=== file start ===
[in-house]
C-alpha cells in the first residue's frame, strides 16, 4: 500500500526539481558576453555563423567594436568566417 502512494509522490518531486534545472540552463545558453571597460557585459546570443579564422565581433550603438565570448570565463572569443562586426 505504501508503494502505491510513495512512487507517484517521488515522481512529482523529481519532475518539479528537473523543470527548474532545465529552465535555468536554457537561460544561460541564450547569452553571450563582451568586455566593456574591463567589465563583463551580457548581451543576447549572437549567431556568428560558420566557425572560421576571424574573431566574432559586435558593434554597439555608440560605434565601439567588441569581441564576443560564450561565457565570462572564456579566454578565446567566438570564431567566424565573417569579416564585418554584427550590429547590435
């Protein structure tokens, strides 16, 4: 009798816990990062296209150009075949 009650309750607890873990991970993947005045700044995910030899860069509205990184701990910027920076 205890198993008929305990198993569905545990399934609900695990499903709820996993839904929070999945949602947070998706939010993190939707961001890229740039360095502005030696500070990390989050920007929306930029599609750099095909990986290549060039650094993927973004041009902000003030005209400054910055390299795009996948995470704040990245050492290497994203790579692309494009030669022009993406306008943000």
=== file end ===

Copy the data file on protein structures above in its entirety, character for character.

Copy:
[in-house]
C-alpha cells in the first residue's frame, strides 16, 4: 500500500526539481558576453555563423567594436568566417 502512494509522490518531486534545472540552463545558453571597460557585459546570443579564422565581433550603438565570448570565463572569443562586426 505504501508503494502505491510513495512512487507517484517521488515522481512529482523529481519532475518539479528537473523543470527548474532545465529552465535555468536554457537561460544561460541564450547569452553571450563582451568586455566593456574591463567589465563583463551580457548581451543576447549572437549567431556568428560558420566557425572560421576571424574573431566574432559586435558593434554597439555608440560605434565601439567588441569581441564576443560564450561565457565570462572564456579566454578565446567566438570564431567566424565573417569579416564585418554584427550590429547590435
């Protein structure tokens, strides 16, 4: 009798816990990062296209150009075949 009650309750607890873990991970993947005045700044995910030899860069509205990184701990910027920076 205890198993008929305990198993569905545990399934609900695990499903709820996993839904929070999945949602947070998706939010993190939707961001890229740039360095502005030696500070990390989050920007929306930029599609750099095909990986290549060039650094993927973004041009902000003030005209400054910055390299795009996948995470704040990245050492290497994203790579692309494009030669022009993406306008943000």